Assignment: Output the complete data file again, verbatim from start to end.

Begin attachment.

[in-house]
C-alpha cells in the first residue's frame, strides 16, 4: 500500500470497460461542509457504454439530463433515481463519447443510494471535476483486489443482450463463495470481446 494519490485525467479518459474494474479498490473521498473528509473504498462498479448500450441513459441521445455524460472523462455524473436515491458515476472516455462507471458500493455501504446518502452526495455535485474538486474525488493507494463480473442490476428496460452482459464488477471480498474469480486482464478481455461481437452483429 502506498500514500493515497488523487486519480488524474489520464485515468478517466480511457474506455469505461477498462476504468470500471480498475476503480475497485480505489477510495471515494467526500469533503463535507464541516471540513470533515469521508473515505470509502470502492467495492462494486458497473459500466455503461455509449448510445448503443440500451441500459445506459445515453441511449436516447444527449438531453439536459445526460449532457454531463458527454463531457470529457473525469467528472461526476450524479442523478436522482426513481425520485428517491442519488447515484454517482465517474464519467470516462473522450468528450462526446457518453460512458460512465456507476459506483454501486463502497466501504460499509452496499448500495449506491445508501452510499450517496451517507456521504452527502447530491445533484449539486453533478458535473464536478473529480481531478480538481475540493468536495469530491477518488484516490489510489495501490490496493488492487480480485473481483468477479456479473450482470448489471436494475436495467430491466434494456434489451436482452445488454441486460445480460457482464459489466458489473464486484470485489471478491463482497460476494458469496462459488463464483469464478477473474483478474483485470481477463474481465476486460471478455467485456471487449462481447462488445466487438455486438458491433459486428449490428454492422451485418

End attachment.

[in-house]
C-alpha cells in the first residue's frame, strides 16, 4: 500500500470497460461542509457504454439530463433515481463519447443510494471535476483486489443482450463463495470481446 494519490485525467479518459474494474479498490473521498473528509473504498462498479448500450441513459441521445455524460472523462455524473436515491458515476472516455462507471458500493455501504446518502452526495455535485474538486474525488493507494463480473442490476428496460452482459464488477471480498474469480486482464478481455461481437452483429 502506498500514500493515497488523487486519480488524474489520464485515468478517466480511457474506455469505461477498462476504468470500471480498475476503480475497485480505489477510495471515494467526500469533503463535507464541516471540513470533515469521508473515505470509502470502492467495492462494486458497473459500466455503461455509449448510445448503443440500451441500459445506459445515453441511449436516447444527449438531453439536459445526460449532457454531463458527454463531457470529457473525469467528472461526476450524479442523478436522482426513481425520485428517491442519488447515484454517482465517474464519467470516462473522450468528450462526446457518453460512458460512465456507476459506483454501486463502497466501504460499509452496499448500495449506491445508501452510499450517496451517507456521504452527502447530491445533484449539486453533478458535473464536478473529480481531478480538481475540493468536495469530491477518488484516490489510489495501490490496493488492487480480485473481483468477479456479473450482470448489471436494475436495467430491466434494456434489451436482452445488454441486460445480460457482464459489466458489473464486484470485489471478491463482497460476494458469496462459488463464483469464478477473474483478474483485470481477463474481465476486460471478455467485456471487449462481447462488445466487438455486438458491433459486428449490428454492422451485418